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Arthroscopic Full-Layer Repair of Bursal-Side Partial-Thickness Rotator Cuff Tears: A Small-Window Technique

      Abstract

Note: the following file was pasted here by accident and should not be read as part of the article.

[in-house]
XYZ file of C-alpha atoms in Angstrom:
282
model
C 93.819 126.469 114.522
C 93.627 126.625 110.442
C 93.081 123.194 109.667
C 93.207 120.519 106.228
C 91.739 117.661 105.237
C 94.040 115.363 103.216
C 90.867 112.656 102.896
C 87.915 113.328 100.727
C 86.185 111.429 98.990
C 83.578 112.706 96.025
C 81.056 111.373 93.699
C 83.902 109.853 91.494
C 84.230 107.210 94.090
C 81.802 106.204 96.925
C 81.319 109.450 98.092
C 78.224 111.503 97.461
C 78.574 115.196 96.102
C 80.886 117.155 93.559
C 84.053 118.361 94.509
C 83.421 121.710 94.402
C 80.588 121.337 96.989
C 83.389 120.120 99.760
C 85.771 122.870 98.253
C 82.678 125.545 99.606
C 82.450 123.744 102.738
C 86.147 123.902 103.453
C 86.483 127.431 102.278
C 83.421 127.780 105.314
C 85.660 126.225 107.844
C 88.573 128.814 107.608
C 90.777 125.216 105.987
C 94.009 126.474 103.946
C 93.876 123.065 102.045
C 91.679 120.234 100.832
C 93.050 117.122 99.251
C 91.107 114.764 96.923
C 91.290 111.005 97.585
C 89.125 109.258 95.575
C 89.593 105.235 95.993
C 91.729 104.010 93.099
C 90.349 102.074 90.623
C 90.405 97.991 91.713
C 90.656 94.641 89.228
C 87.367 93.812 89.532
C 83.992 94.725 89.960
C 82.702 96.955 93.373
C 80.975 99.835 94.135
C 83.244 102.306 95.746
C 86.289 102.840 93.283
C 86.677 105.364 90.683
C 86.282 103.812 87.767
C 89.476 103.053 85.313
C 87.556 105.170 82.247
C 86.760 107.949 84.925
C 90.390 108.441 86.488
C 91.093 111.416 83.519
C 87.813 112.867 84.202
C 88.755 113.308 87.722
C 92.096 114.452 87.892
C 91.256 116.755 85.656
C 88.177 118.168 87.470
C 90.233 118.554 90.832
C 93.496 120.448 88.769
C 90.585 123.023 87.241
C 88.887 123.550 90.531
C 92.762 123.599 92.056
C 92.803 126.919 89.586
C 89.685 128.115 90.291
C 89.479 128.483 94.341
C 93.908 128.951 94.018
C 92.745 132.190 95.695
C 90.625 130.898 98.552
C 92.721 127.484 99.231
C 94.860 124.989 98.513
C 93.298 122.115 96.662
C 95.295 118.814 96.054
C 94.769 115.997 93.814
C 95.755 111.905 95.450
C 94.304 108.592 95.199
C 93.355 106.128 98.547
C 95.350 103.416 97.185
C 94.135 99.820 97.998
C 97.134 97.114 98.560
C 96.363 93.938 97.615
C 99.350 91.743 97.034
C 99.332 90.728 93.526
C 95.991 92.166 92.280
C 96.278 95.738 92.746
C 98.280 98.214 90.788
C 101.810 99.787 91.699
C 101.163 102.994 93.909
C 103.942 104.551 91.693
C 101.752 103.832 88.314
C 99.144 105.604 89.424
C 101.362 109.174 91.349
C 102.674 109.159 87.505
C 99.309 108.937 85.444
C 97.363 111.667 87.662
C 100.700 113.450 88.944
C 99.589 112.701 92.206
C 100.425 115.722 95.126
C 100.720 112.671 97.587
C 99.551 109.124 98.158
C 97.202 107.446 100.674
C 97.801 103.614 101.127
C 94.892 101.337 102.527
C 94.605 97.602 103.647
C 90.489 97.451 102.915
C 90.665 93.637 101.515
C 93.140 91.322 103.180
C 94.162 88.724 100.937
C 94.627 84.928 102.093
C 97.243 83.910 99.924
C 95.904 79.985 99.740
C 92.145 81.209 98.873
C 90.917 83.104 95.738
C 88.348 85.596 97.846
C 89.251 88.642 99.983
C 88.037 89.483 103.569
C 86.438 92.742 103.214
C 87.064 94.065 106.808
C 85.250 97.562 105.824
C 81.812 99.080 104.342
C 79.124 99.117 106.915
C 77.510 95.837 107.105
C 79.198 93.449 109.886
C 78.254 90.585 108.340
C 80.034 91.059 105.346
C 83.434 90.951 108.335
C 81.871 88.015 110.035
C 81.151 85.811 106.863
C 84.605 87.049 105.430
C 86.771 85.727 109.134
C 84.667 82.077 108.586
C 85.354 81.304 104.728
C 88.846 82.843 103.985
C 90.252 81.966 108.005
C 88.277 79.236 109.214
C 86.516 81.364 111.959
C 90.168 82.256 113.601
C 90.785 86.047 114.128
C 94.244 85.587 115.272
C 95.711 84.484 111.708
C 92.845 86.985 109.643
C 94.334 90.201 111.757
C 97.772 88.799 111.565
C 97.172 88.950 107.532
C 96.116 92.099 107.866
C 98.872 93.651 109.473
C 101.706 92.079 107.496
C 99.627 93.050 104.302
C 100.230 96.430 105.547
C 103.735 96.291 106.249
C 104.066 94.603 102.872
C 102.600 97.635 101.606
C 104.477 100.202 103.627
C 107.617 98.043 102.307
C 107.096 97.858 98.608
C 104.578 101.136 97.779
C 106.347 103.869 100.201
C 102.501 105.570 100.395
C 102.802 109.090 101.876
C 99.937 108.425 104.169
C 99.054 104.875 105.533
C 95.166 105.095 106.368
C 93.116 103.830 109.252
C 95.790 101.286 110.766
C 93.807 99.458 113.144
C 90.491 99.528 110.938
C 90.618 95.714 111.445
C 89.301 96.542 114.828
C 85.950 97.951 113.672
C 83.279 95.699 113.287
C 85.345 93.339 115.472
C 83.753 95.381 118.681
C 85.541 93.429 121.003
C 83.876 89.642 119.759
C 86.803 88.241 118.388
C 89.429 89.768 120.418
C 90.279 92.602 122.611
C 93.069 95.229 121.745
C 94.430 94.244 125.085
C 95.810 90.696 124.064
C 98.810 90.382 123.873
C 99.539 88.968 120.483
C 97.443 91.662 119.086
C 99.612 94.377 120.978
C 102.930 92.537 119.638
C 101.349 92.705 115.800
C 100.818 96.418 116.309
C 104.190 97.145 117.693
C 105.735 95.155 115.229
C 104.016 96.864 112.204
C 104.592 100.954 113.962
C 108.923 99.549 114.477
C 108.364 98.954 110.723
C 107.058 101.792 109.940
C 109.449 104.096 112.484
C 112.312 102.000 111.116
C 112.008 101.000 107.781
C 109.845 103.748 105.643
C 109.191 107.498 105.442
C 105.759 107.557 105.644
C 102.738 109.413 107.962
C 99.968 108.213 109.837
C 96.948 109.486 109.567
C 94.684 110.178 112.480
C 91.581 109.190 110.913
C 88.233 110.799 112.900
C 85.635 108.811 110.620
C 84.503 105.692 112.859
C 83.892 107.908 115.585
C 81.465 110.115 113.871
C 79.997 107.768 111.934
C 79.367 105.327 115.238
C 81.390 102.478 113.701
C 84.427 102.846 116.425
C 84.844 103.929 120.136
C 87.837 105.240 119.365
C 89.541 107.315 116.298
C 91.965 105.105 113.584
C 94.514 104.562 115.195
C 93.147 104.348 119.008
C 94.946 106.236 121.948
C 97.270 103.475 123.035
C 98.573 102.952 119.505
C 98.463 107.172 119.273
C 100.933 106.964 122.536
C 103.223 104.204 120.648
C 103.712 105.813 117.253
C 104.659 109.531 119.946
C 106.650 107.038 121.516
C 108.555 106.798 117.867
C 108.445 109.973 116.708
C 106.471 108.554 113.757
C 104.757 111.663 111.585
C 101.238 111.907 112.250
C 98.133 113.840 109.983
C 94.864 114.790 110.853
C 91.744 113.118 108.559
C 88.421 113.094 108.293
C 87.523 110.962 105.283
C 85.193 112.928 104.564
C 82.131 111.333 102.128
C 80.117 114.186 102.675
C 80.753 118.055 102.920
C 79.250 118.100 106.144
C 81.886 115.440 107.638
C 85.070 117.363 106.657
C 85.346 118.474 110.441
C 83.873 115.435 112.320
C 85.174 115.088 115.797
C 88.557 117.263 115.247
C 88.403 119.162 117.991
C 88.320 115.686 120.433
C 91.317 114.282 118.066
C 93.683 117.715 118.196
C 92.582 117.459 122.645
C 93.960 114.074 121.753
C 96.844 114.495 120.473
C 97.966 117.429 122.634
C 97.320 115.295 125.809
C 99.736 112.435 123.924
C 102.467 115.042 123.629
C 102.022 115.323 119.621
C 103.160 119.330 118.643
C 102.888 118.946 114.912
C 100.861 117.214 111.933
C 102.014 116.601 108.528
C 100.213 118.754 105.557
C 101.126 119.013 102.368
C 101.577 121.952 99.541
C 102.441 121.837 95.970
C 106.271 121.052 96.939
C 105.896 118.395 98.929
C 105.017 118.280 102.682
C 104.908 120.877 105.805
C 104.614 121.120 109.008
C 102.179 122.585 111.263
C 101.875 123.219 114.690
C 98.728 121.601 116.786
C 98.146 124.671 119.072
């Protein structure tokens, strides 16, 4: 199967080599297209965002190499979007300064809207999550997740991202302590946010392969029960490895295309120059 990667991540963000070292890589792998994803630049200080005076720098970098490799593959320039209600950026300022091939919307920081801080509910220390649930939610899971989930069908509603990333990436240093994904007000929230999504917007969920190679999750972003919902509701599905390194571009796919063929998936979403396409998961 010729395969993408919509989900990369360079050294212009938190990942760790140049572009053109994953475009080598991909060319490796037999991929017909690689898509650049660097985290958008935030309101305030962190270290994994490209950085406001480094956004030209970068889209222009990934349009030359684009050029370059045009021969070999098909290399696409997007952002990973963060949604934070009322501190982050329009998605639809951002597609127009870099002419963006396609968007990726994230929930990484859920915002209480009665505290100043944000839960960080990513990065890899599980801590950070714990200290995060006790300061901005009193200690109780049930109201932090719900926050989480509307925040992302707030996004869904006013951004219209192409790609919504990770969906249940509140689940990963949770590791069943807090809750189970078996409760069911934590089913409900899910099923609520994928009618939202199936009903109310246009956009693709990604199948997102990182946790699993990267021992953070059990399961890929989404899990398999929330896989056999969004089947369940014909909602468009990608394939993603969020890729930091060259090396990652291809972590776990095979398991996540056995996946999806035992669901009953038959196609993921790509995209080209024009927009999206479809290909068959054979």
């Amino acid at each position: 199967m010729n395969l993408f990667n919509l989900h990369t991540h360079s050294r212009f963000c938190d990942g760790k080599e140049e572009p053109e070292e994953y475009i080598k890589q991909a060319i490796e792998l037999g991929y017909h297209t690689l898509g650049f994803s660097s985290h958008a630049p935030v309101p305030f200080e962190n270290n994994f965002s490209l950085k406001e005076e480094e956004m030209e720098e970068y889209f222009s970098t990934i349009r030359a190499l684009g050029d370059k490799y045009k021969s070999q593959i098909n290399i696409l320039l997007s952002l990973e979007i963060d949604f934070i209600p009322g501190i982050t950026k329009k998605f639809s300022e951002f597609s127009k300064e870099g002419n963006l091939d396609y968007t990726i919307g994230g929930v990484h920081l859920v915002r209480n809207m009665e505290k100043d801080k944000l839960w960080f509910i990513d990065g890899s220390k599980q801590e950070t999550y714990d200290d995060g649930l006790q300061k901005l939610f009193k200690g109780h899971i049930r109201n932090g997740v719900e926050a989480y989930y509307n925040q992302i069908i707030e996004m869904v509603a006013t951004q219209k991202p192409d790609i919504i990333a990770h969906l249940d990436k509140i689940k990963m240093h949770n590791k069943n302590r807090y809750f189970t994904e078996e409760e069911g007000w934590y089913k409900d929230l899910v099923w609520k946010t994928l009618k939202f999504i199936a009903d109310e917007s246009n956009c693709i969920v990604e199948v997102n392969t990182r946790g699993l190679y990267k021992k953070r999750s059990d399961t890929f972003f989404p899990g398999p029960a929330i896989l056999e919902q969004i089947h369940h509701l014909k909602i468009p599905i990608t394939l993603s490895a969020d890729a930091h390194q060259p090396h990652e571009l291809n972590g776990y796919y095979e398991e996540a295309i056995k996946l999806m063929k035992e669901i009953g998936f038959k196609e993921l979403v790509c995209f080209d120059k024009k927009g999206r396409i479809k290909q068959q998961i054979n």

We present a repair method for partial bursal-surface rotator cuff tears through a small window, which enables purchase of a full layer of intact rotator cuff tendon with minimal damage to the remaining intact articular portion of the cuff. Instead of making a complete tear, a small hole or window (“small-window technique”) in the remaining tissue is made in a size that a grasper can pass through. After anchor insertion, suture hook loaded with PDS (Ethicon, Somerville, NJ) penetrates the full thickness of the tendon approximately 5 to 10 mm medial to the torn margin of the bursal rotator cuff tendon, one anterior and the other posterior. The PDS is then relayed inside the glenohumeral joint. Easy advancement of PDS lets the clinician know when the tendon has been penetrated. The PDS is advanced as much as possible so that the inserted limb of PDS suture is “crowded” or “stuffed” in the glenohumeral joint. This makes easy retrieval of this limb possible with a suture grasper without visualization of the limb. The one limb of the anchor suture is relayed with PDS, and a sliding knot (SMC knot) is made for repair. Hopefully, this technique will help promote healing and restore as much of the normal tendon as possible to the anatomic footprint.

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